| Action | 18-02-2023
Cast - Kiran Abbavaram, Kashmira Pardeshi, Murali Sharma
Director - Murali Kishor Abburu
Producer - Bunny Vas
Banner - GA2 Pictures
Music - Chaitan Bharadwaj
Kiran Abbavaram’s films have the common point of protagonists playing an underdog role, manchi abbayi image, helping people around him, trying to be a good Samaritan, saying some philosophical dialogues, some jokes, over-the-top action scenes and having romance with the love interest. His latest film Vinaro Bhagyamu Vishnu Katha too has these ‘must-have’ elements of his films. Debutante director Murali Kishore has chosen the point of ‘number neighbours’ as the film’s premise and created drama around it.
Vishnu (Kiran Abbavaram) is a happy-go-lucky guy in temple town Tirupati. He gets a random call from his number neighbour Darshana (Kashmira) who is a YouTuber struggling for viral content. She expresses interest to meet him along with the other number neighbour Markandeya Sharma (Murali Sharma) to do a one-day vlog. As the trio get along and hangout frequently, things take a shocking turn when Darshana kills number neighbour Sharma. How Vishnu unravels the whole mystery forms the crux of the story.
Kiran Abbavaram stuck to his usual and trademark style in acting. It appears that he got monotonous in performance. Yet there are moments where he shined in this underdog role whose love interest lands in trouble. Kashmira . Murali Sharma’s dance reels with the heroine worked and tickled the funnybones. All the characters are decent enough and did their parts. Coming to songs, they are just average and passable. The background music is a bit heavy. The visuals are fine. The film is predominantly shot in Tirupati and the language, dialect is of Chittoor which could be felt very much as all characters speak in chaste chittoor slang. However, this slang and the place of Tirupati has no direct connection to the film’s story and they are only confined as the backdrop.
Recently we have seen Kalyanram’s Amigos that dealt with the ‘Doppelganger’ concept where the protagonist randomly meets his look-alike and lands in trouble. Here in Vinaro, the concept is of ‘Number Neighbour’ which brings some trouble as well as good at the end. Looks like mana makers are trying hard to dig such ‘unpopular’ concepts and themes and trying to present them as ‘interesting’ dishes to our audiences. In reality, these have only limited appeal and only work when they are made with such scale and substance. Sadly, the same happened with Amigos and Vinaro as both have not used the proper scale and substance for these themes.
The story begins with Vishnu narrating his story to a goon who happens to be his number neighbour. And we get to know Vishnu’s life and how it is changed with a random call from girl Darshana. The whole concept of ‘Number Neighbour’ and how this is widely used throughout the film didn’t pan out as expected. The concept is highly unrealistic and told in an unconvincing manner too. There is a heavy build-up fight sequence in the first half where the protagonist tries to help a mother and beats goons. This fight episode is over-the-top and unrealistic. Such things should have been avoided considering the protagonist’s image.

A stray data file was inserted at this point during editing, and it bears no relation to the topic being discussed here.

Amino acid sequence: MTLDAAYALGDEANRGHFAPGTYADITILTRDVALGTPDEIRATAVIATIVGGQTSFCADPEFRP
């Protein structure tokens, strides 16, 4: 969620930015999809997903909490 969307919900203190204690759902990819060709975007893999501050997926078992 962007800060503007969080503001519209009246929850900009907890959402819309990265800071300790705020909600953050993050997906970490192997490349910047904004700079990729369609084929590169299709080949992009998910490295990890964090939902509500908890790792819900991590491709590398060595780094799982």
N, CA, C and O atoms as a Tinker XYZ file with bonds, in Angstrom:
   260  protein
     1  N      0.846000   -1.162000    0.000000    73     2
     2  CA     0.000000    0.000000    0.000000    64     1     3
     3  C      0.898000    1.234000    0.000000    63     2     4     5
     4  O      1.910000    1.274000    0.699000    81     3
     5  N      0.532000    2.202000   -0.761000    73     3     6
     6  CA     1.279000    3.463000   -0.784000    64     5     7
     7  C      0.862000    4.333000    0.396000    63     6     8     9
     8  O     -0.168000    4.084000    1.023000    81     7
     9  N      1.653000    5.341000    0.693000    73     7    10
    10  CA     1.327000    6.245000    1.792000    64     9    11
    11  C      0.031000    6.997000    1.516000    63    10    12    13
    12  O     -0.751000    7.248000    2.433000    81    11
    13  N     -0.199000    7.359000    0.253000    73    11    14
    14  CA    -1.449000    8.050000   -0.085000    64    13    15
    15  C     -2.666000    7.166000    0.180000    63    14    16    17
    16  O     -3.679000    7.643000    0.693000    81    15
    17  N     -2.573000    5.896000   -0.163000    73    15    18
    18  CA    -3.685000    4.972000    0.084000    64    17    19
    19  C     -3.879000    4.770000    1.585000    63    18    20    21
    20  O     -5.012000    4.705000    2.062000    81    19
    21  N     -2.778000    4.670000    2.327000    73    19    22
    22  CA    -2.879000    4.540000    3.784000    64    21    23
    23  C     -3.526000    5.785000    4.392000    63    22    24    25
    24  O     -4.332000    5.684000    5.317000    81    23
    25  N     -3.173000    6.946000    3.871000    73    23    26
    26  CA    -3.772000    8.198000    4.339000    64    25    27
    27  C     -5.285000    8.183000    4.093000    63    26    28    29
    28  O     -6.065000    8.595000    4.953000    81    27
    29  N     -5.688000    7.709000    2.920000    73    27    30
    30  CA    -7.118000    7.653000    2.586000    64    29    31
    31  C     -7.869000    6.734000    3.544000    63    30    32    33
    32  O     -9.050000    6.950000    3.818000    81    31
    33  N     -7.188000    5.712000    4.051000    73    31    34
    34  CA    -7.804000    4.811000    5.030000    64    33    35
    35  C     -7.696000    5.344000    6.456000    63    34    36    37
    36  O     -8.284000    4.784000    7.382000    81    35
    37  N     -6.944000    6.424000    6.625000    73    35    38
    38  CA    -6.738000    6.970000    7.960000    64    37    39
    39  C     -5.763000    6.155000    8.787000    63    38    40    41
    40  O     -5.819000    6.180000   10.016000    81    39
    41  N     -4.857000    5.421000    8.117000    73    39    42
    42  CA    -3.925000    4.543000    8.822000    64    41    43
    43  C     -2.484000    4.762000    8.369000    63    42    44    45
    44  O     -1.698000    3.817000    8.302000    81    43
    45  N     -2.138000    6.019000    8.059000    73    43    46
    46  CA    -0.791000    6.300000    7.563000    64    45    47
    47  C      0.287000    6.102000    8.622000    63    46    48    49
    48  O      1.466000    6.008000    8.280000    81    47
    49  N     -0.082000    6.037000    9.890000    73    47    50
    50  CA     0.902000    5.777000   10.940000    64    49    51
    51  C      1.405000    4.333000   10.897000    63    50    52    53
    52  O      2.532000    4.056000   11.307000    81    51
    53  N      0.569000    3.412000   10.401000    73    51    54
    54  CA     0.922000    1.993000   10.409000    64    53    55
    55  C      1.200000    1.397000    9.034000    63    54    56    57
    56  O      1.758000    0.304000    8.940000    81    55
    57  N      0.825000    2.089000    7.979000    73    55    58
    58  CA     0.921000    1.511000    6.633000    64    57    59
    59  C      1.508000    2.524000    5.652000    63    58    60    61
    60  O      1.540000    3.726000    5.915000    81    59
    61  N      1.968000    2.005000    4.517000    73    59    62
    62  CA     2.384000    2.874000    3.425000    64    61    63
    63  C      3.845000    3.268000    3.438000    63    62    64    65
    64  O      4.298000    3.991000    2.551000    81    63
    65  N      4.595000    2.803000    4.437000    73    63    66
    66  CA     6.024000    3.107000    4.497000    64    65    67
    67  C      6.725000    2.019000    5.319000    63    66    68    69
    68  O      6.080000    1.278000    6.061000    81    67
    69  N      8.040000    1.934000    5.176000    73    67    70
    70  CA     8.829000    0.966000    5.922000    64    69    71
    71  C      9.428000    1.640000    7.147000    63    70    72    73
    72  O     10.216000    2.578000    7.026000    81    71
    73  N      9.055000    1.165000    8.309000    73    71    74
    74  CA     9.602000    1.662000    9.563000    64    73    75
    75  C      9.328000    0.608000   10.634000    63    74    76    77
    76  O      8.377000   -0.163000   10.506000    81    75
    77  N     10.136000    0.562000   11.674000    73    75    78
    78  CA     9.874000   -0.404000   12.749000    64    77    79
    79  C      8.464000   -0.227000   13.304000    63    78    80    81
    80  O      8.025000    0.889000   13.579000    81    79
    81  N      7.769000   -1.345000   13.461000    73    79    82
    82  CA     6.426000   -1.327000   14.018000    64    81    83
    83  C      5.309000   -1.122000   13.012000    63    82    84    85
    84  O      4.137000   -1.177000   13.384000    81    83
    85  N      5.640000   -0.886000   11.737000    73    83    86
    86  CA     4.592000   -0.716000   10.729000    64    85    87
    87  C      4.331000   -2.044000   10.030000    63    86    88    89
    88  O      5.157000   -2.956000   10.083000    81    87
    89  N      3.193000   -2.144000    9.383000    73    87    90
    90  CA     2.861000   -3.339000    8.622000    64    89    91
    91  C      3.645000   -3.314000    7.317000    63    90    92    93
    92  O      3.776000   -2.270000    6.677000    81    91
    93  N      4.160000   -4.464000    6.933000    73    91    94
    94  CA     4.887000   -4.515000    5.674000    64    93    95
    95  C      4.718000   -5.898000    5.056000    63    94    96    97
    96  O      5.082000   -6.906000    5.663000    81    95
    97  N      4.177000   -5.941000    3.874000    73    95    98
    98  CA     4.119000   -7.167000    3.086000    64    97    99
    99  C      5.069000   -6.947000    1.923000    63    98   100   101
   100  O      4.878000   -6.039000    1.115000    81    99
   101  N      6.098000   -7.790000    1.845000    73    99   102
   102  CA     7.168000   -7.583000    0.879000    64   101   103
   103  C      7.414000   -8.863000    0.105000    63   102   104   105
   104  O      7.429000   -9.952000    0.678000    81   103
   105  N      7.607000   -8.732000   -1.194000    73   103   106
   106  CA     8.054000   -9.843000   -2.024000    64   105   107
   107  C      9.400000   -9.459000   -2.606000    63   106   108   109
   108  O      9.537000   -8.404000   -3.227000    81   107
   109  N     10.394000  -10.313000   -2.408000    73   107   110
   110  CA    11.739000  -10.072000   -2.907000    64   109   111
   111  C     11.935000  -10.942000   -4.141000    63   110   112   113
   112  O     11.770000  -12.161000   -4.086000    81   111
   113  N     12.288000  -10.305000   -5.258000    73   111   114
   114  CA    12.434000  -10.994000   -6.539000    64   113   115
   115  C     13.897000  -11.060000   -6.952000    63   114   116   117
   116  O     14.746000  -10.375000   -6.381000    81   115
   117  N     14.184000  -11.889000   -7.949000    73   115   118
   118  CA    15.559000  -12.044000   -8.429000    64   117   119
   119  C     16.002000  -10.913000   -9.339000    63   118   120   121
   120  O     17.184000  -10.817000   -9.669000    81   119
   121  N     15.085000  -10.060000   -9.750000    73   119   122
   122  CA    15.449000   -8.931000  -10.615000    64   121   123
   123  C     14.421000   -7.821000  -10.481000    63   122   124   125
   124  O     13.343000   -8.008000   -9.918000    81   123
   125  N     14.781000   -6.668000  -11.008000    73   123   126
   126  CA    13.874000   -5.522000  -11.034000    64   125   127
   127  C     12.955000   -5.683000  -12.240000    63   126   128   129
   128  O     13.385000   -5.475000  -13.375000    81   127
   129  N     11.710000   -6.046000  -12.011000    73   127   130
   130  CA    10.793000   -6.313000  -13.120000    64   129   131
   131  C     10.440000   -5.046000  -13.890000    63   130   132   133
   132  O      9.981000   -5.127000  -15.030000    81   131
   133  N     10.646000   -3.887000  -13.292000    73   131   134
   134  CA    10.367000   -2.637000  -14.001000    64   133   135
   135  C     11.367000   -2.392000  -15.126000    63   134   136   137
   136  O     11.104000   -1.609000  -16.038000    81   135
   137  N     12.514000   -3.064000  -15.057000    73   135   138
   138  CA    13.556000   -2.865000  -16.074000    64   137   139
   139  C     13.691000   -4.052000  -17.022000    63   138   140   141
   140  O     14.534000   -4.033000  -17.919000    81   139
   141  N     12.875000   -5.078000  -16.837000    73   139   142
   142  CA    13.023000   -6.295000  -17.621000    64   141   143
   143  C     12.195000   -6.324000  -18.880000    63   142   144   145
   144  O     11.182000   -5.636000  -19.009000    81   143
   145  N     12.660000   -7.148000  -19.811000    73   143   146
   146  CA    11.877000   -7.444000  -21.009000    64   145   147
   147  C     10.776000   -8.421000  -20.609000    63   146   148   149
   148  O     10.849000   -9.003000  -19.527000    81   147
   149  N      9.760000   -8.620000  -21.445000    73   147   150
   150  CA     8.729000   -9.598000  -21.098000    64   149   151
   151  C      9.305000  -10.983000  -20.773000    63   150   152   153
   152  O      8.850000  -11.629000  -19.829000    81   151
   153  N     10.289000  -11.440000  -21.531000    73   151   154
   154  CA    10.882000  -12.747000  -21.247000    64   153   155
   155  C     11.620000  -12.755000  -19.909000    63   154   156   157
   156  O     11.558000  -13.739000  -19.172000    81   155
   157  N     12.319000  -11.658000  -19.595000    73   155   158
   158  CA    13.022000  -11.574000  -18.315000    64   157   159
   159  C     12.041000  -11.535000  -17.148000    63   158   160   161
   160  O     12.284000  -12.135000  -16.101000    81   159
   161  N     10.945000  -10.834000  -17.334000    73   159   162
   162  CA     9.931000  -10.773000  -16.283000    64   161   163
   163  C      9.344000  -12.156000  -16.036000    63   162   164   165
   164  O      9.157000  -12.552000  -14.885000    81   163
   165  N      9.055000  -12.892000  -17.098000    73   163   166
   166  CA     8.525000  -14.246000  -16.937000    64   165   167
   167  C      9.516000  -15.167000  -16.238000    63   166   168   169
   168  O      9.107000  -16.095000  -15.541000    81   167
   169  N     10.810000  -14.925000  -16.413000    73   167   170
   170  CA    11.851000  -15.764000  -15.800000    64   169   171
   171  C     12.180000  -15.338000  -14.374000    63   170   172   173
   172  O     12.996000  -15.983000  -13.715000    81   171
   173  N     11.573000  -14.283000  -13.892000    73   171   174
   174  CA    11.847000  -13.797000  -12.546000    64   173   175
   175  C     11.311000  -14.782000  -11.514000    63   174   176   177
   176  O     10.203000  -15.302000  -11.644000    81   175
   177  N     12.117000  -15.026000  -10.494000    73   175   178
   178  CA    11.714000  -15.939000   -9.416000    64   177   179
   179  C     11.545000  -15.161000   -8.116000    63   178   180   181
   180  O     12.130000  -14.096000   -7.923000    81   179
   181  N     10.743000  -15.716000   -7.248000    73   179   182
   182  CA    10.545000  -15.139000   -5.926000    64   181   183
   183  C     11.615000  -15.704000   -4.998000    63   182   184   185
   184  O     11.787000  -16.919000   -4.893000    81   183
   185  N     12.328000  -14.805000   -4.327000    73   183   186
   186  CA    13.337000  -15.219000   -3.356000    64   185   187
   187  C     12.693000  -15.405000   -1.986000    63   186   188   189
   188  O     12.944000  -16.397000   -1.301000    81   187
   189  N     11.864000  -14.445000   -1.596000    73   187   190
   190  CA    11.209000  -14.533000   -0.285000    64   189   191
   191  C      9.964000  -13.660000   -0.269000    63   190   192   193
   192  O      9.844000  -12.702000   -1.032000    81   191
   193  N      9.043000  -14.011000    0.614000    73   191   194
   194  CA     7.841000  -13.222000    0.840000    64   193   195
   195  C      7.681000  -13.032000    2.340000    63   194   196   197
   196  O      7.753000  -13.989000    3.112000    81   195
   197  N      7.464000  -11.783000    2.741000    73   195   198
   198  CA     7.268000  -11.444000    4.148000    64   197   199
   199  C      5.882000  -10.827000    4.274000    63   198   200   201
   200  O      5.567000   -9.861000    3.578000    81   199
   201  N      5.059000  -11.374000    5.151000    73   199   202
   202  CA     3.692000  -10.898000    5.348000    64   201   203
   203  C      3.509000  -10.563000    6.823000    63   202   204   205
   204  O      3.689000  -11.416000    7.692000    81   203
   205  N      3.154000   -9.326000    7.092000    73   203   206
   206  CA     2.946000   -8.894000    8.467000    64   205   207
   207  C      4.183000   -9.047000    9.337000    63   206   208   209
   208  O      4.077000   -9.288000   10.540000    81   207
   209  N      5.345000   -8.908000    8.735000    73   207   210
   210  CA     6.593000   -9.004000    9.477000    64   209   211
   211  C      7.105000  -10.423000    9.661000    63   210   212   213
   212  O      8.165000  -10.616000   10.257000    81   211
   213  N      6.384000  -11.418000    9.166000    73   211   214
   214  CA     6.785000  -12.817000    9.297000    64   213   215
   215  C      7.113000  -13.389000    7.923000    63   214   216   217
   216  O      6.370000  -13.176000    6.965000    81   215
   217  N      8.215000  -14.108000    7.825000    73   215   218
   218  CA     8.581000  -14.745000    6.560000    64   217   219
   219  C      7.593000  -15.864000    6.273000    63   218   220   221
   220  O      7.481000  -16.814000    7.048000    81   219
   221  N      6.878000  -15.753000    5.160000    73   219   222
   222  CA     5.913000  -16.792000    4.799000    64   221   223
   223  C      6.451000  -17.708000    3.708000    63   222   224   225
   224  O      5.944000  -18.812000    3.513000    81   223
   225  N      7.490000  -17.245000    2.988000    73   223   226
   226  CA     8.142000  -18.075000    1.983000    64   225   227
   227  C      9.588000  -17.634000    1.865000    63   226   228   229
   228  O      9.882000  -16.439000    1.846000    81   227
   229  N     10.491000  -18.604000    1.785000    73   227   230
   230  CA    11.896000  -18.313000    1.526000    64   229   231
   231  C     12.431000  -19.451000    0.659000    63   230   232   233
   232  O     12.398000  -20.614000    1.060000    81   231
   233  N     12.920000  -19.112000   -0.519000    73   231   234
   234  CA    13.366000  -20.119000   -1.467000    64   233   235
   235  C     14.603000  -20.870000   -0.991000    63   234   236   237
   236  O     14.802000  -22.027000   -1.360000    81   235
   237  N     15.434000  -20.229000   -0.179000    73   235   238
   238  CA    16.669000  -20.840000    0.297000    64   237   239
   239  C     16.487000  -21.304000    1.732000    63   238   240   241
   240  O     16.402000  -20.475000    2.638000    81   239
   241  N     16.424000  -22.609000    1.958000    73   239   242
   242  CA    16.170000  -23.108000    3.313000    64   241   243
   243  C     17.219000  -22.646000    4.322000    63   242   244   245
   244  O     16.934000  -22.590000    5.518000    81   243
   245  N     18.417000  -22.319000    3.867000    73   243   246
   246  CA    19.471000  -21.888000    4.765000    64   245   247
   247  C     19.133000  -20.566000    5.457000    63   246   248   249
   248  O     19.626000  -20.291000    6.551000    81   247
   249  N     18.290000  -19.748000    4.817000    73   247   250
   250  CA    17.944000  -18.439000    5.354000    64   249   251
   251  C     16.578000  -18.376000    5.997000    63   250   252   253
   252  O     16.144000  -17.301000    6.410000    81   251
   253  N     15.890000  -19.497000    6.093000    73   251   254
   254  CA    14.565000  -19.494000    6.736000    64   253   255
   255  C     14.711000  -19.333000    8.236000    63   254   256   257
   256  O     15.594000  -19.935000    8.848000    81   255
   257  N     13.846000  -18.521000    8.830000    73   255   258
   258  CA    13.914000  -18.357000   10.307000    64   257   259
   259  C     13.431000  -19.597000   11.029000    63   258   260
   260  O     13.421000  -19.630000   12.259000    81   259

There is a crucial sequence in the film where the protagonist looks helpless and he calls out a group of people and asks them to share this content with their ‘Number Neighbour’ and thus to reach out to the whole country and the ‘Neighbouring Country’. This is Tagore-inspired Chain Networking. The protagonist says, “Chain The whole sequence is very artificial and looks absurd. But clearly, the makers have taken their liberties that gives incomplete feeling. The whole political angle and Sharma’s dog love and motive are all seem to be very superficial and dampener in the story narrative. Making-wise too, the film has its own limitations.
Despite all these, Vinaro Bhagyamu Vishnu Katha worked in parts. It has its moments to take it seriously. It is the effective second-half and the proceedings towards climax make it a better one. The terror angle and patriotic theme at the bottom too is a bit forced but still it is the masala that is required for the masses. And even here, there is this concept of ‘Number Neighbour’ imbibed. There are some layers in the story which play in the background. These add some curiosity to the proceedings and they have worked here and there.
When compared to Kiran Abbavaram’s previous movies, Vinaro is a somewhat better choice and presentation considering that the previous ones were damp squib. Apart from these, it is just a regular movie with its own elements and shortcomings. Since it is ‘Cinema Neighbour’ to Dhanush’s SIR this week at the box office, we have to wait and see how the audiences would receive this underdog movie.
Effective Second Half
Layers In Story
Over-Buildup Fight Sequence
Bottom-line: Half Bhagyam, Half Abhagyam